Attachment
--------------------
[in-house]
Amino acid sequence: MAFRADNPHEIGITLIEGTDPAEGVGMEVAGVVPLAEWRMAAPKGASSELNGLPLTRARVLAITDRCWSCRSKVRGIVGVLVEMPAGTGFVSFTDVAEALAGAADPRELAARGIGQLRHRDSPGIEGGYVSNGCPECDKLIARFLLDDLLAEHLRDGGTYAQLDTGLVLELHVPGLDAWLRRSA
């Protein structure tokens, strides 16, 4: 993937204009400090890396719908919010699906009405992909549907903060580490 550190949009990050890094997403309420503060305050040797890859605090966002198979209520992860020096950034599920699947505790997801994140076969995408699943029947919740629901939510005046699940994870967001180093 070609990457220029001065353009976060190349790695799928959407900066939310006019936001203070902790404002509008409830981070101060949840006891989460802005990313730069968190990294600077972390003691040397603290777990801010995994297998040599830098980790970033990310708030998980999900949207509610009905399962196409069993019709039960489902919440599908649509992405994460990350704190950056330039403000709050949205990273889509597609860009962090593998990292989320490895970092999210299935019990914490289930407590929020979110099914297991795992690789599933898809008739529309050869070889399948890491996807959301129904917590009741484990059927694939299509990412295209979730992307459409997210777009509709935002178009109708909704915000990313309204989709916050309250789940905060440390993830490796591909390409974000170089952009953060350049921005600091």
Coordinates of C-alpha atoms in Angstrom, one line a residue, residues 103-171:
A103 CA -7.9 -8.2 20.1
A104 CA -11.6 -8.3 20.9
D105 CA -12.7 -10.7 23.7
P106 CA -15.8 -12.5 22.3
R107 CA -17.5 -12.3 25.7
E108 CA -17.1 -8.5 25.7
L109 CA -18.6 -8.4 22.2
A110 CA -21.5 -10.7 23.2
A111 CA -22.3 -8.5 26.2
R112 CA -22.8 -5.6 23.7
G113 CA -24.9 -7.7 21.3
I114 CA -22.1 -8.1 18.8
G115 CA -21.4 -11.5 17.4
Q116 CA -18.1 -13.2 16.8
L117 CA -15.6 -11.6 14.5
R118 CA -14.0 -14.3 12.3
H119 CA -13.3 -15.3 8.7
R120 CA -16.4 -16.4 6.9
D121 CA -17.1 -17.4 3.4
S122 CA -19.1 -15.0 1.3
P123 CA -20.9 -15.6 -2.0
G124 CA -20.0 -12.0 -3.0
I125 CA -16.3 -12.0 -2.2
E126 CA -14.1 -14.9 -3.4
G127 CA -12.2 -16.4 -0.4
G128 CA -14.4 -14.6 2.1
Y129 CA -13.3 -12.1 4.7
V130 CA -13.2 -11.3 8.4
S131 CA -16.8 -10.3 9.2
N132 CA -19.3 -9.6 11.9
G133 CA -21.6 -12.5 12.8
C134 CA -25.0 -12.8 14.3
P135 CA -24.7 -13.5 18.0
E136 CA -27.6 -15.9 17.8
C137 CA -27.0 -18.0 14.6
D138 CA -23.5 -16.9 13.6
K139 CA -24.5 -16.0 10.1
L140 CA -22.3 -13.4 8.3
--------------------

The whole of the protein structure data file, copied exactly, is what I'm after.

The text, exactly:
[in-house]
Amino acid sequence: MAFRADNPHEIGITLIEGTDPAEGVGMEVAGVVPLAEWRMAAPKGASSELNGLPLTRARVLAITDRCWSCRSKVRGIVGVLVEMPAGTGFVSFTDVAEALAGAADPRELAARGIGQLRHRDSPGIEGGYVSNGCPECDKLIARFLLDDLLAEHLRDGGTYAQLDTGLVLELHVPGLDAWLRRSA
């Protein structure tokens, strides 16, 4: 993937204009400090890396719908919010699906009405992909549907903060580490 550190949009990050890094997403309420503060305050040797890859605090966002198979209520992860020096950034599920699947505790997801994140076969995408699943029947919740629901939510005046699940994870967001180093 070609990457220029001065353009976060190349790695799928959407900066939310006019936001203070902790404002509008409830981070101060949840006891989460802005990313730069968190990294600077972390003691040397603290777990801010995994297998040599830098980790970033990310708030998980999900949207509610009905399962196409069993019709039960489902919440599908649509992405994460990350704190950056330039403000709050949205990273889509597609860009962090593998990292989320490895970092999210299935019990914490289930407590929020979110099914297991795992690789599933898809008739529309050869070889399948890491996807959301129904917590009741484990059927694939299509990412295209979730992307459409997210777009509709935002178009109708909704915000990313309204989709916050309250789940905060440390993830490796591909390409974000170089952009953060350049921005600091």
Coordinates of C-alpha atoms in Angstrom, one line a residue, residues 103-171:
A103 CA -7.9 -8.2 20.1
A104 CA -11.6 -8.3 20.9
D105 CA -12.7 -10.7 23.7
P106 CA -15.8 -12.5 22.3
R107 CA -17.5 -12.3 25.7
E108 CA -17.1 -8.5 25.7
L109 CA -18.6 -8.4 22.2
A110 CA -21.5 -10.7 23.2
A111 CA -22.3 -8.5 26.2
R112 CA -22.8 -5.6 23.7
G113 CA -24.9 -7.7 21.3
I114 CA -22.1 -8.1 18.8
G115 CA -21.4 -11.5 17.4
Q116 CA -18.1 -13.2 16.8
L117 CA -15.6 -11.6 14.5
R118 CA -14.0 -14.3 12.3
H119 CA -13.3 -15.3 8.7
R120 CA -16.4 -16.4 6.9
D121 CA -17.1 -17.4 3.4
S122 CA -19.1 -15.0 1.3
P123 CA -20.9 -15.6 -2.0
G124 CA -20.0 -12.0 -3.0
I125 CA -16.3 -12.0 -2.2
E126 CA -14.1 -14.9 -3.4
G127 CA -12.2 -16.4 -0.4
G128 CA -14.4 -14.6 2.1
Y129 CA -13.3 -12.1 4.7
V130 CA -13.2 -11.3 8.4
S131 CA -16.8 -10.3 9.2
N132 CA -19.3 -9.6 11.9
G133 CA -21.6 -12.5 12.8
C134 CA -25.0 -12.8 14.3
P135 CA -24.7 -13.5 18.0
E136 CA -27.6 -15.9 17.8
C137 CA -27.0 -18.0 14.6
D138 CA -23.5 -16.9 13.6
K139 CA -24.5 -16.0 10.1
L140 CA -22.3 -13.4 8.3